Immigration and Citizenship

Johnson v. Arteaga-Martinez, Garland v. Aleman Gonzalez

In Johnson v. Arteaga-Martinez and Garland v. Aleman Gonzalez, the Supreme Court is considering whether noncitizens who are imprisoned pending their deportation are entitled to bond hearings in which the government must persuade an immigration judge of the need for continued detention.

Case Summary

A provision of the immigration laws, 8 U.S.C. § 1231(a)(6), allows the government to detain people who have been ordered deported pending their removal from the country, or to release them on bond. The removal process, for various reasons, can take months or years to carry out. After spending more than six months in immigration detention, the plaintiffs in these cases filed suit to challenge the constitutionality of their ongoing detention, arguing that such prolonged imprisonment requires an adversarial hearing before a neutral decisionmaker to determine whether they can safely be released on bond. The government, however, argues that the statute allows it to imprison such people indefinitely—without an adversary hearing, without approval by an independent decisionmaker, and without having to demonstrate that the person it wants to detain is dangerous or a flight risk.

Because such an interpretation of the statute would raise serious constitutional concerns, two federal courts of appeals ruled in favor of the detained noncitizens, interpreting the statute as requiring bond hearings before an immigration judge after sixth months of detention, with the burden on the government to demonstrate flight risk or dangerousness. The Supreme Court agreed to review those rulings, and CAC filed an amicus brief in both cases, urging the Court to affirm the decisions.

Our brief makes three essential points.

First, the brief explains that our legal tradition has long safeguarded the right to be free of wrongful imprisonment, and that this right been long been afforded to citizens and noncitizens alike. At the time of the Founding, English common law entitled “aliens,” not just subjects, to due process of law before being deprived of their liberty or property. Aliens were expelled from England only under the same terms and procedures as subjects were—as punishment for a criminal conviction—and there was no form of civil or criminal detention that applied only to aliens. Like subjects, aliens could be imprisoned only with the approval of an independent decisionmaker after being given an opportunity to be heard. Therefore, the common law that shaped the Framers’ understanding of “due process” offered no precedent for singling out noncitizens to receive any less protection of their physical liberty than citizens.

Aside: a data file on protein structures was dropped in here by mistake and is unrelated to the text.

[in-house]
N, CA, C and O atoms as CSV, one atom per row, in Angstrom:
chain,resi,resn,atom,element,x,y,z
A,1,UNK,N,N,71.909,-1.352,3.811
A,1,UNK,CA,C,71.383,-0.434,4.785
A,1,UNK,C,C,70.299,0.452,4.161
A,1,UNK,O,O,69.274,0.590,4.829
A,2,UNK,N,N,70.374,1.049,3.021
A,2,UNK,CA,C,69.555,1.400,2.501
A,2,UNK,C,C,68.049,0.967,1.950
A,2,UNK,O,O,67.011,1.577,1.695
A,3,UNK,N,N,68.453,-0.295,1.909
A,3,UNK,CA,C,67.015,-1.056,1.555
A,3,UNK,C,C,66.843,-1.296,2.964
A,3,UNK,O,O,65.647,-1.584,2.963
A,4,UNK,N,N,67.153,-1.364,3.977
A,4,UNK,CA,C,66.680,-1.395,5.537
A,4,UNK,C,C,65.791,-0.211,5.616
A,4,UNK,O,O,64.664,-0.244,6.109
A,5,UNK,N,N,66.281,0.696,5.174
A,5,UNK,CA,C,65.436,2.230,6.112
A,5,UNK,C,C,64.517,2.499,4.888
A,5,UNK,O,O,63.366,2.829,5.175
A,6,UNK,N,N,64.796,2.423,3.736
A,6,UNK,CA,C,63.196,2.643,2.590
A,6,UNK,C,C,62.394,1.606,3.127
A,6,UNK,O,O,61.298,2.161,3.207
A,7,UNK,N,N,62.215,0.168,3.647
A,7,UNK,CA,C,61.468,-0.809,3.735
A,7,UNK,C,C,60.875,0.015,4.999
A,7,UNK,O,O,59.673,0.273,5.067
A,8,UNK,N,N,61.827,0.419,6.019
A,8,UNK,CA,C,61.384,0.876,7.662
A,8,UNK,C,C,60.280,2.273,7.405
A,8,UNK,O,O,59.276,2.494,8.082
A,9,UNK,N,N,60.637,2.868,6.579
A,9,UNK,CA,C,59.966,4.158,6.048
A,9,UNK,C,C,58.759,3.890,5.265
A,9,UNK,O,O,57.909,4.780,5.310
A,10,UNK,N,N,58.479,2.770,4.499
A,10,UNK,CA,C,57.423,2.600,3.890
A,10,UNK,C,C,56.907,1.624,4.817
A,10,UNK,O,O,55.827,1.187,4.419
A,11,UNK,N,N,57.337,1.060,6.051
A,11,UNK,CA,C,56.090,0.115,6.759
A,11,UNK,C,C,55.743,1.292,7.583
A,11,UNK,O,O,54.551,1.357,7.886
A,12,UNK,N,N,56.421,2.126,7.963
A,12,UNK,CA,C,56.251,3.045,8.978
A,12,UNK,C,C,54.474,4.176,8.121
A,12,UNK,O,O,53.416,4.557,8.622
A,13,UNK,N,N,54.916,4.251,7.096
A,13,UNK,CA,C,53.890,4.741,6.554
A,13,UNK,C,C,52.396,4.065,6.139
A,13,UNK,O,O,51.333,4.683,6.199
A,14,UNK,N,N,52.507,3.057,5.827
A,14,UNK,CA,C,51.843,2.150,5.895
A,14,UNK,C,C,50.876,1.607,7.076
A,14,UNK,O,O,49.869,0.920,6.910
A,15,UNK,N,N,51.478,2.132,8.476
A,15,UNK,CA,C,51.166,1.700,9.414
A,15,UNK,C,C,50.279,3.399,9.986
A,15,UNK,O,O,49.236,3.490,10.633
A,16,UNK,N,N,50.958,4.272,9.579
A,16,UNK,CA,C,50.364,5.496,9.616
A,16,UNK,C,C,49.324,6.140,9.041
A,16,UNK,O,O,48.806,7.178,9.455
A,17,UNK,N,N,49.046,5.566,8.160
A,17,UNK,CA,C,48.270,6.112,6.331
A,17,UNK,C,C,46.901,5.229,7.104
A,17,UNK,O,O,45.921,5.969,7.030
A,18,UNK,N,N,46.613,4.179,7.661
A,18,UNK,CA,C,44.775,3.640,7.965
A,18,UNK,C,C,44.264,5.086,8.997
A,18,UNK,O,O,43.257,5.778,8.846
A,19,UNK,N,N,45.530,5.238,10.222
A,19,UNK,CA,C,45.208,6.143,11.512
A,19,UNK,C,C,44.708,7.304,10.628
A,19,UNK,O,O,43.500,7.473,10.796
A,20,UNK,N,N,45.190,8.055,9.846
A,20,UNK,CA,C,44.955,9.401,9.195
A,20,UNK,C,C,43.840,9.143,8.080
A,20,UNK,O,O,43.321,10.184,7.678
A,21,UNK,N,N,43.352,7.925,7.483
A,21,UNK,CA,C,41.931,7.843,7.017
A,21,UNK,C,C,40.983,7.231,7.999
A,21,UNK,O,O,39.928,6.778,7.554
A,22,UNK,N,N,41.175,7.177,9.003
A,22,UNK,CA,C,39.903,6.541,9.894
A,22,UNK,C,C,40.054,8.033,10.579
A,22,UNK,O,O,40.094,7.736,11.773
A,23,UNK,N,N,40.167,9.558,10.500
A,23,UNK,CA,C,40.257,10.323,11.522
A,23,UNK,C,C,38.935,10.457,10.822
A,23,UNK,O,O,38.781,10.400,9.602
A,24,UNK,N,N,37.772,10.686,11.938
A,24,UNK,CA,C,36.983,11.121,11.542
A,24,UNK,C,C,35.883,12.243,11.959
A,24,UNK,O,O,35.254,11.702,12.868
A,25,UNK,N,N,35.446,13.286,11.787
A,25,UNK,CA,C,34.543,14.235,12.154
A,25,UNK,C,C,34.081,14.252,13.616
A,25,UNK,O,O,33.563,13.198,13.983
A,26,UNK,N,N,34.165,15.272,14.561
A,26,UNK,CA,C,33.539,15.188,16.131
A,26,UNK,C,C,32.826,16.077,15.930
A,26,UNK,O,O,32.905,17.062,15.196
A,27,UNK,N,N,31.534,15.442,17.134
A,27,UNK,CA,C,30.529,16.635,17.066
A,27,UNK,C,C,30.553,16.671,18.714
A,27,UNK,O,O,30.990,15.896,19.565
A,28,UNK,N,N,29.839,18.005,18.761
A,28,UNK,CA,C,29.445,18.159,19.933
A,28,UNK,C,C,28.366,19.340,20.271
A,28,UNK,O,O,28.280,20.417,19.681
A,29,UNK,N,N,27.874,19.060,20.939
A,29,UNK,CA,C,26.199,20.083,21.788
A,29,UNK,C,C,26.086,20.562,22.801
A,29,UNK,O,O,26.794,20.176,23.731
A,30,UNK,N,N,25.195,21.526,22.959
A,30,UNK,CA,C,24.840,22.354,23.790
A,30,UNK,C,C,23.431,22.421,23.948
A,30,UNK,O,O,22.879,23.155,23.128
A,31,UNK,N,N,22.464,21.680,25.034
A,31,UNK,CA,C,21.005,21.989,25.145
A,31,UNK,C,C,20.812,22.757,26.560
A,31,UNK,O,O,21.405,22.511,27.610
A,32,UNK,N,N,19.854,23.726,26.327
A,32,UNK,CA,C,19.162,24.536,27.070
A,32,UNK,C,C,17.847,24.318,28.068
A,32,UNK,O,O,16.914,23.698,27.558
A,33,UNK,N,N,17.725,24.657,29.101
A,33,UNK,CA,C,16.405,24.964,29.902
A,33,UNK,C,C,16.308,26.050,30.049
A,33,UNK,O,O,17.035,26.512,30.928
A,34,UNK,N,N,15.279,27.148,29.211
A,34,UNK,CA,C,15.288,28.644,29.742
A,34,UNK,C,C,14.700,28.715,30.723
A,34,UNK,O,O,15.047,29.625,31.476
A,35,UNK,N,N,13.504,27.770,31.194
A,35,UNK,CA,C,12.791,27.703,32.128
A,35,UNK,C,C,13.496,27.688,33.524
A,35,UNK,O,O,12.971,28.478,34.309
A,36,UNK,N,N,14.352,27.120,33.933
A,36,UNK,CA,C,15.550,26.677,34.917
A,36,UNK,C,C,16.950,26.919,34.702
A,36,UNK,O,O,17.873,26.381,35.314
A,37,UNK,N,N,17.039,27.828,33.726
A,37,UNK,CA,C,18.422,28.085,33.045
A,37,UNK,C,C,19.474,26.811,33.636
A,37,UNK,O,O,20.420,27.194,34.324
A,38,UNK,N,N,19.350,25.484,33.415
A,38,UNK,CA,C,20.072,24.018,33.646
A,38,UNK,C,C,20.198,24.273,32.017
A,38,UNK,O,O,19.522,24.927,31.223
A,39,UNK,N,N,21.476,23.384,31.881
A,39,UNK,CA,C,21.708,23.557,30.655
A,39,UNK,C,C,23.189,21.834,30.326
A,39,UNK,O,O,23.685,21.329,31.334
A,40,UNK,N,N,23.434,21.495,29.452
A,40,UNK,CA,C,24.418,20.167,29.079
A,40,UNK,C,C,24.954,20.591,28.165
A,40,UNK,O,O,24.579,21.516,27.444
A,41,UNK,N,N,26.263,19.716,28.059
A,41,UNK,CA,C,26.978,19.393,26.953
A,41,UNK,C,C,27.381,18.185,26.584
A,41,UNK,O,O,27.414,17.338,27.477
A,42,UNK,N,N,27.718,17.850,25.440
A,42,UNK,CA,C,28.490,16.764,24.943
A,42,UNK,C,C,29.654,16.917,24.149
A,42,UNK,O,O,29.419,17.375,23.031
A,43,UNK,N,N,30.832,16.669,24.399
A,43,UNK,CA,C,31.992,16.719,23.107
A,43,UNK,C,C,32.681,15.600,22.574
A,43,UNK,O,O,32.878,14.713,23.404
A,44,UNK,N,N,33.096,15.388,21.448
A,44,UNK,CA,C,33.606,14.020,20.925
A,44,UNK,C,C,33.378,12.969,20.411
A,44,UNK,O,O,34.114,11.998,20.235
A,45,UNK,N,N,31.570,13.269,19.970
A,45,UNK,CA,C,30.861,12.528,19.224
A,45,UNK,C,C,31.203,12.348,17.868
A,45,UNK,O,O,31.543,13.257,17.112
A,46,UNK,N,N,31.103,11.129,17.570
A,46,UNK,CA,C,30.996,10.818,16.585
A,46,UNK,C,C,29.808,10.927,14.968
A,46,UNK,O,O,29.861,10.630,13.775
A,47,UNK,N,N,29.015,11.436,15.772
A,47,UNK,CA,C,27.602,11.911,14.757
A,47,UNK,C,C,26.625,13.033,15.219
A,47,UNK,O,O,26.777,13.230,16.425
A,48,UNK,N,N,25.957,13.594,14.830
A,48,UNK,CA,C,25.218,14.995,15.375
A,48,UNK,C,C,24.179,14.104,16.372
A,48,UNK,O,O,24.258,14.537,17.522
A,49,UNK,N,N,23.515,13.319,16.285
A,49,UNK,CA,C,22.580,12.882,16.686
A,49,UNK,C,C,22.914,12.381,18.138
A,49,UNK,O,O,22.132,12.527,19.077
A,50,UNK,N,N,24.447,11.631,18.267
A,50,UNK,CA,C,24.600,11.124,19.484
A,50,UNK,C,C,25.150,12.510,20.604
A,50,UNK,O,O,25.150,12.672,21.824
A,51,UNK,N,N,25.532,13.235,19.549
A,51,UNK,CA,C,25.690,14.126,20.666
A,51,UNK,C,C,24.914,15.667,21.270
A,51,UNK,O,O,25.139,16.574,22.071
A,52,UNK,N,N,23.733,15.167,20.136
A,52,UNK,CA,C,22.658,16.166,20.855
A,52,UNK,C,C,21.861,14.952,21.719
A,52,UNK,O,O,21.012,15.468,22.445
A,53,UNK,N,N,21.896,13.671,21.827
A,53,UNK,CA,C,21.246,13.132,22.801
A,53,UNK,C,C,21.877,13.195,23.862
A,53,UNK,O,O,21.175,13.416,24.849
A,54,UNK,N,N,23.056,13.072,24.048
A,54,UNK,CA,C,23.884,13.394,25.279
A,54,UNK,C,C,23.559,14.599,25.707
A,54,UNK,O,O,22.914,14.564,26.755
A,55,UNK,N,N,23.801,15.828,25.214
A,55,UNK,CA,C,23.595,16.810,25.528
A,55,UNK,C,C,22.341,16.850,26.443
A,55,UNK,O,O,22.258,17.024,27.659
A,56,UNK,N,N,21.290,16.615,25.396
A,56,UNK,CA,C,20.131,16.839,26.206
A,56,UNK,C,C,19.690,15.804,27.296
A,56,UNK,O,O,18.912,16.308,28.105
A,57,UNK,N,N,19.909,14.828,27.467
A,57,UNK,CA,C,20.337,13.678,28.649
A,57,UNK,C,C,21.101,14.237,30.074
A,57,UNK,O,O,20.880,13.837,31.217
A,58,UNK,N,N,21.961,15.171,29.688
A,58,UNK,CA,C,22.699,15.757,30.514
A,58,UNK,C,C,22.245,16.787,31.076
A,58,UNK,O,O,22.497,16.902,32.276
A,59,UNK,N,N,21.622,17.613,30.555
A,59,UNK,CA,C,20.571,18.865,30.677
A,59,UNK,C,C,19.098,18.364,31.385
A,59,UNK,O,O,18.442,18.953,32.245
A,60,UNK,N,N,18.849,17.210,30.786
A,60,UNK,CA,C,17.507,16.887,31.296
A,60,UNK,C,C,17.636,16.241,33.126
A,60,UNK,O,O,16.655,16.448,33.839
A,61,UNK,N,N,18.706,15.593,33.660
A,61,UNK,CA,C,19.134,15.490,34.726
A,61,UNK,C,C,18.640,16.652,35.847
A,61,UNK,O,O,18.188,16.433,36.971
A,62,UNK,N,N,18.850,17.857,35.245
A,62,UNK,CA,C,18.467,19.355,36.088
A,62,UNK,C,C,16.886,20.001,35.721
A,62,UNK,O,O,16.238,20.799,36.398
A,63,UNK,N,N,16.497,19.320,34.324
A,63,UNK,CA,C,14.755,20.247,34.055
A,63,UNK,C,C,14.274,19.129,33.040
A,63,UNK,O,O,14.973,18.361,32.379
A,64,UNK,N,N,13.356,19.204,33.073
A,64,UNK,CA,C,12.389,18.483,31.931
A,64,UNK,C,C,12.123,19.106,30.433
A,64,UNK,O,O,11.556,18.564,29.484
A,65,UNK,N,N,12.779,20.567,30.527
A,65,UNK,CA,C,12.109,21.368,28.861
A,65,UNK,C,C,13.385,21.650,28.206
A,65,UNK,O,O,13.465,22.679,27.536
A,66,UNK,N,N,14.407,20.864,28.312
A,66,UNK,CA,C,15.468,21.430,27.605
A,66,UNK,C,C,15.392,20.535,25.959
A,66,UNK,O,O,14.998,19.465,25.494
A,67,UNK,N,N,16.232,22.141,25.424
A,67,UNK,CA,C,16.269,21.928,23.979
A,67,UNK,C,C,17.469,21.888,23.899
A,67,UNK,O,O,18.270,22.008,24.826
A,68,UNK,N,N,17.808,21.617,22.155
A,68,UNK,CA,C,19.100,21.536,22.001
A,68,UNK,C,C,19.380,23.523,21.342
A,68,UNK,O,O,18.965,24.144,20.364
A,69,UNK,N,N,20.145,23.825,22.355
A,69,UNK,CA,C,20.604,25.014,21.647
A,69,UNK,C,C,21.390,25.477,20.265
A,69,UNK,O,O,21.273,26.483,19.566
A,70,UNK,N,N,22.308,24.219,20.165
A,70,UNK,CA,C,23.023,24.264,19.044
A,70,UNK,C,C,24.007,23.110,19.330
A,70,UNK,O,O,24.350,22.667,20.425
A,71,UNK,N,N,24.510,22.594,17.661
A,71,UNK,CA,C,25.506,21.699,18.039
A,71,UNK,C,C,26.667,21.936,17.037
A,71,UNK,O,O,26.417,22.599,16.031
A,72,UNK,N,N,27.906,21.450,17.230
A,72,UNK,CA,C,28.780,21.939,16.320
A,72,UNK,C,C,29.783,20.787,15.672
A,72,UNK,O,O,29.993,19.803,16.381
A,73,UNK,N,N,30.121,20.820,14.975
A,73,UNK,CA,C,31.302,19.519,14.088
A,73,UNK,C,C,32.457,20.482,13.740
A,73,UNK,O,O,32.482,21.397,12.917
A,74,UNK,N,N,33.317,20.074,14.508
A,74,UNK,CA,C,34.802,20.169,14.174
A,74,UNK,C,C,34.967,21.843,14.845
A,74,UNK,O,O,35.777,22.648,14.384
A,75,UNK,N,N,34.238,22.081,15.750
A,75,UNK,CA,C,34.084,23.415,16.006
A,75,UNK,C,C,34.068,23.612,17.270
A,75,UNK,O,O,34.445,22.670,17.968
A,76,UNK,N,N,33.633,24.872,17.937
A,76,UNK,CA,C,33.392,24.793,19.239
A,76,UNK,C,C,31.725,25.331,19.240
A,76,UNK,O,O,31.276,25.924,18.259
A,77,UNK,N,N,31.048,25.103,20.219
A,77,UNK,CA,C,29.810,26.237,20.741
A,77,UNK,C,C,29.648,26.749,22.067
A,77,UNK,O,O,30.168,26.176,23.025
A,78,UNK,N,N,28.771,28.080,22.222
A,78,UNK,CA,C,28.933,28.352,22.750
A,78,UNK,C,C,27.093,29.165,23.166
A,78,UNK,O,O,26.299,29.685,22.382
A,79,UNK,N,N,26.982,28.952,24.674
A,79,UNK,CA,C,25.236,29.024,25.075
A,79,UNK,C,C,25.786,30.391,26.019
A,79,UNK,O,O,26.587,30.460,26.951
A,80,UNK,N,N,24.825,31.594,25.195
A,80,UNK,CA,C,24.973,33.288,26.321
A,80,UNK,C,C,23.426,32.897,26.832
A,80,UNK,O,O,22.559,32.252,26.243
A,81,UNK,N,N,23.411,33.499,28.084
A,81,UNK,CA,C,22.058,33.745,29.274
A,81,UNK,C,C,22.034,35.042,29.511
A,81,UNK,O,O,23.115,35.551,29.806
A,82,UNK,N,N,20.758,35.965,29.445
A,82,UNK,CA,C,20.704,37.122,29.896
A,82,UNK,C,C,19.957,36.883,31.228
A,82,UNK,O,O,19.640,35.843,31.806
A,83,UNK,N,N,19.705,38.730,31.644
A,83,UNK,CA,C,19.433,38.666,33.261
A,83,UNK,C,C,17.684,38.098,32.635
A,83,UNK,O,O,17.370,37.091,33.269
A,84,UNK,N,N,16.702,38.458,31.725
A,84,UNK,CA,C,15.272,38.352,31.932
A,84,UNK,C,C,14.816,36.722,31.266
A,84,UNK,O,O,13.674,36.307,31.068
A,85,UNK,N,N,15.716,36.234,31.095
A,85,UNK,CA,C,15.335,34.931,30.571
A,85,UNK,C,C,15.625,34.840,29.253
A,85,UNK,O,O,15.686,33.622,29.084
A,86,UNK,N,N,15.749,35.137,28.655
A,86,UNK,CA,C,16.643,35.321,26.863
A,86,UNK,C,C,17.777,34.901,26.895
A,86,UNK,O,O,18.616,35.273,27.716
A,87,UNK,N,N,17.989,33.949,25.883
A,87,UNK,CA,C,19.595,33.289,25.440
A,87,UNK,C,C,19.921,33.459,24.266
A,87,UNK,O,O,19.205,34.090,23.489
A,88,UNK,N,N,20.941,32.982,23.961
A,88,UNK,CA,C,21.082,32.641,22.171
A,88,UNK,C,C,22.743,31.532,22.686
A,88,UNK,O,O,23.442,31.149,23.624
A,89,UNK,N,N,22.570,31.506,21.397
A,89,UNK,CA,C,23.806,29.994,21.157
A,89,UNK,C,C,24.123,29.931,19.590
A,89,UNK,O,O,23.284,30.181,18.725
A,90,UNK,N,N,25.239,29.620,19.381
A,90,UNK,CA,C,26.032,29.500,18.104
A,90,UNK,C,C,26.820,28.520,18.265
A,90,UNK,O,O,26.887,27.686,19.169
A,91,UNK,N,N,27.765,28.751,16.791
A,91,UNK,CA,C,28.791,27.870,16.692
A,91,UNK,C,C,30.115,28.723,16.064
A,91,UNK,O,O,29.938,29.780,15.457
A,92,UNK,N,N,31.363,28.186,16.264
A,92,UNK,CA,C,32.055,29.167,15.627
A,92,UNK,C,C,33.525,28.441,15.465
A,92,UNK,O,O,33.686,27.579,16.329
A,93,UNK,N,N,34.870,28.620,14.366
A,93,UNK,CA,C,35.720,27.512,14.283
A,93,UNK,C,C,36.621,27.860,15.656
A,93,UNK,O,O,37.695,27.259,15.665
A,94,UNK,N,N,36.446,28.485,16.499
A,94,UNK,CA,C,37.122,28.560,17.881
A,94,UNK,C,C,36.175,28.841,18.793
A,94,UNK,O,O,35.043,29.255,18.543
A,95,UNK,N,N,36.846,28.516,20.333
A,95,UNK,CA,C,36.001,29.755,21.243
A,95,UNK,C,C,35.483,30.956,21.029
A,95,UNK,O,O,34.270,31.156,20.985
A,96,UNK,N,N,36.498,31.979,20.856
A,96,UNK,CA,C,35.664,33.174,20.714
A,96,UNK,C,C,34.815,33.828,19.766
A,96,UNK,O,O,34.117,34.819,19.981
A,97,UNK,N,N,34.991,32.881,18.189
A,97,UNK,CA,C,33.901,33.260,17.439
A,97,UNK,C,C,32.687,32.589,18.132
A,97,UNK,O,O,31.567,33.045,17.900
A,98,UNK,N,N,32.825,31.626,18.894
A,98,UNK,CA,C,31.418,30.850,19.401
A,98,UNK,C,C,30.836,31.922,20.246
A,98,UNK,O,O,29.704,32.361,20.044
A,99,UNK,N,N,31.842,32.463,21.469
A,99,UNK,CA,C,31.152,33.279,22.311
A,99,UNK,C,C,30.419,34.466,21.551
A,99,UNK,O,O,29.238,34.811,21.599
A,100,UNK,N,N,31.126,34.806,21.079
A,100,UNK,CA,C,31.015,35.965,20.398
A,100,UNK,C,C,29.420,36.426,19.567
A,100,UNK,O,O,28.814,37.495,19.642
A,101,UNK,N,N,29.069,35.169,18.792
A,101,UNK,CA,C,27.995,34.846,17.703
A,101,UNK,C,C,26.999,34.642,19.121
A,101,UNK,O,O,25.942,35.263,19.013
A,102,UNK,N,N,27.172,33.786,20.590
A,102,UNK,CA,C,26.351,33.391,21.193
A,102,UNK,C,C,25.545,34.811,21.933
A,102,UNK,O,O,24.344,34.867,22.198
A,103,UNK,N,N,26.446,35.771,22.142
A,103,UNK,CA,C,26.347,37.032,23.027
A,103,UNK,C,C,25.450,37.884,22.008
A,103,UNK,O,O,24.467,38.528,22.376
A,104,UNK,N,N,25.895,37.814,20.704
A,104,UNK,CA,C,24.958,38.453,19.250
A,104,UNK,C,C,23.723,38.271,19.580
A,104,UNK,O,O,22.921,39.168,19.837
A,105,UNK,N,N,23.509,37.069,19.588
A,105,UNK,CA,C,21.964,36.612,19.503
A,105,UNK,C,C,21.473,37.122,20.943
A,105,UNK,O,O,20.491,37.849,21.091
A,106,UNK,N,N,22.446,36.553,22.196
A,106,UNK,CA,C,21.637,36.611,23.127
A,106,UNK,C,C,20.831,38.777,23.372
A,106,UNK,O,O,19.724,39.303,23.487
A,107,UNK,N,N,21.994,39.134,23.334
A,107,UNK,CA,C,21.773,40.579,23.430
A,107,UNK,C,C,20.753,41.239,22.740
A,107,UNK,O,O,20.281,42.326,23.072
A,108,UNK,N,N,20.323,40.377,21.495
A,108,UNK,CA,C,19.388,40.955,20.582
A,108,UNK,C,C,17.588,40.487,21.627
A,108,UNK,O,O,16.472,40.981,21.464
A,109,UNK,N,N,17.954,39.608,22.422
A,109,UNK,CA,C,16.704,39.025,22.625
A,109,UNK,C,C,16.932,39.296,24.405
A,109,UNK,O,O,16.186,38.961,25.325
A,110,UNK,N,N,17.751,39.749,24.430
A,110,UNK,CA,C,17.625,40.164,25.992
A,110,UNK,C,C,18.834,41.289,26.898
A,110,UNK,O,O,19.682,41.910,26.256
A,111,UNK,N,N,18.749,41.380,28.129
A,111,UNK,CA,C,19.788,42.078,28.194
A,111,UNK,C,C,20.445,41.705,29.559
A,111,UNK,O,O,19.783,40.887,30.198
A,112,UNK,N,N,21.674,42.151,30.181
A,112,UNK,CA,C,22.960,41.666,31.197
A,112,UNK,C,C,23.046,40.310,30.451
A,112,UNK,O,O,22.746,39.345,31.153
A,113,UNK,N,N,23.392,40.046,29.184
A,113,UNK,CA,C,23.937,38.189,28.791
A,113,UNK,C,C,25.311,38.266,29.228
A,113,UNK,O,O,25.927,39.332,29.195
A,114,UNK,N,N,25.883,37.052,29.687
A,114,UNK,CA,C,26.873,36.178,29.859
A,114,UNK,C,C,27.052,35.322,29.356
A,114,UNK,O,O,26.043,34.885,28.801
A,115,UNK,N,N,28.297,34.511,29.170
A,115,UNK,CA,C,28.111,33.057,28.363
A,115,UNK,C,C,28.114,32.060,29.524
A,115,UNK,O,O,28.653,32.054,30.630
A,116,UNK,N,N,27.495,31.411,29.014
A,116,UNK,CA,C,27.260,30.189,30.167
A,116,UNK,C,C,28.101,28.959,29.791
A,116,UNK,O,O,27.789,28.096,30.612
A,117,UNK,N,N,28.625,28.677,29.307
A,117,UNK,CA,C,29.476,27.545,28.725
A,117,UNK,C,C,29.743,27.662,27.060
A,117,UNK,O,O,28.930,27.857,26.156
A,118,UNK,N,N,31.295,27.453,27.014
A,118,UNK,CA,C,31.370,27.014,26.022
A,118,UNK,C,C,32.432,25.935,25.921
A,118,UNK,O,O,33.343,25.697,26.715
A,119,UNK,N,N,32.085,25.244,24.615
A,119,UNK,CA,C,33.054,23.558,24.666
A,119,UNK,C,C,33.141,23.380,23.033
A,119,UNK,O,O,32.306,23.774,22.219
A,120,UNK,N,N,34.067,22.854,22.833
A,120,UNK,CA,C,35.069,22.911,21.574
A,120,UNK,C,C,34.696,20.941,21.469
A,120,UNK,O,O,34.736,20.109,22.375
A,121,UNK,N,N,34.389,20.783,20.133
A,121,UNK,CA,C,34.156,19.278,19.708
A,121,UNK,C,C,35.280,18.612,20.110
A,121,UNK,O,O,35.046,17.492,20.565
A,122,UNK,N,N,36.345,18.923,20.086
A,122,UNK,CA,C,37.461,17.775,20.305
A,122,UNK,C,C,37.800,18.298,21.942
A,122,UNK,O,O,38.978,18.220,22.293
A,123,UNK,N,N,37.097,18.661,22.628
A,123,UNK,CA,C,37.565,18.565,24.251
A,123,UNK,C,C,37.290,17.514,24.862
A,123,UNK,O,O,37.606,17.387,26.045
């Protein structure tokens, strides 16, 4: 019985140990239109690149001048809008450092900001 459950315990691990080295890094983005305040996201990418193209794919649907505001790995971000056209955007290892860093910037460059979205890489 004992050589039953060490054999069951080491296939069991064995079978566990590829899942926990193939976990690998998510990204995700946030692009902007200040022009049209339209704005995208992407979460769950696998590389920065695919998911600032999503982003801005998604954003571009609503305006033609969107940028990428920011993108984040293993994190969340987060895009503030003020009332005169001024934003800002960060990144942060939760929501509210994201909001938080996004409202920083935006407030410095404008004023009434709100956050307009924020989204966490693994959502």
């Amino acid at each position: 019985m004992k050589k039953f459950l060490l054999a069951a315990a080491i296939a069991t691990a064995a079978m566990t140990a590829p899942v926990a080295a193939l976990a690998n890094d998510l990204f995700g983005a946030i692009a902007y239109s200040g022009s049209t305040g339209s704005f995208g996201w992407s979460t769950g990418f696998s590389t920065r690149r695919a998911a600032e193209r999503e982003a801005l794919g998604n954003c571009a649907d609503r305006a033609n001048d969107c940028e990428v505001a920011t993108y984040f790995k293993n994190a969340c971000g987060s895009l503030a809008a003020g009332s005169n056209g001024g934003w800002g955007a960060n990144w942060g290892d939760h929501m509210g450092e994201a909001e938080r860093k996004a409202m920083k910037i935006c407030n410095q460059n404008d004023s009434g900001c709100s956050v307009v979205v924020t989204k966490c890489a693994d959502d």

Consistent with this tradition, our brief explains next, the Fifth Amendment protects noncitizens as fully as citizens—shielding every “person” (not just every “citizen”) from deprivations of life, liberty, or property without due process of law. In contrast with other constitutional provisions that apply only to “citizens,” the fundamental guarantees of the Due Process Clause protect all people in the United States without regard to nationality. As we further describe, the ratification of the Fourteenth Amendment removed any possible doubt that where the Constitution uses the word “person,” it must be taken literally.

Finally, our brief demonstrates that without the interpretation given by the courts of appeals in these cases, the immigration statute at issue would violate the Due Process Clause. In other situations where the government is allowed to detain someone as a preventive measure without a criminal conviction, the minimum requirements of due process are well established by Supreme Court precedent: a fair hearing before an impartial decisionmaker with the burden of persuasion on the government. The same procedural safeguards are required before noncitizens may be detained in connection with deportation. Noncitizens have as strong an interest as citizens in freedom from unjustified physical confinement, and the government’s broad authority to enforce immigration measures does not alter the equation. While noncitizens are vulnerable to a form of detention and expulsion from which citizens are exempt, they remain fully protected by the Fifth Amendment against the risk of erroneous decisions made in the course of those enforcement efforts. Before the government imprisons anyone, due process requires at least that the government persuade an impartial decisionmaker of the need for detention.

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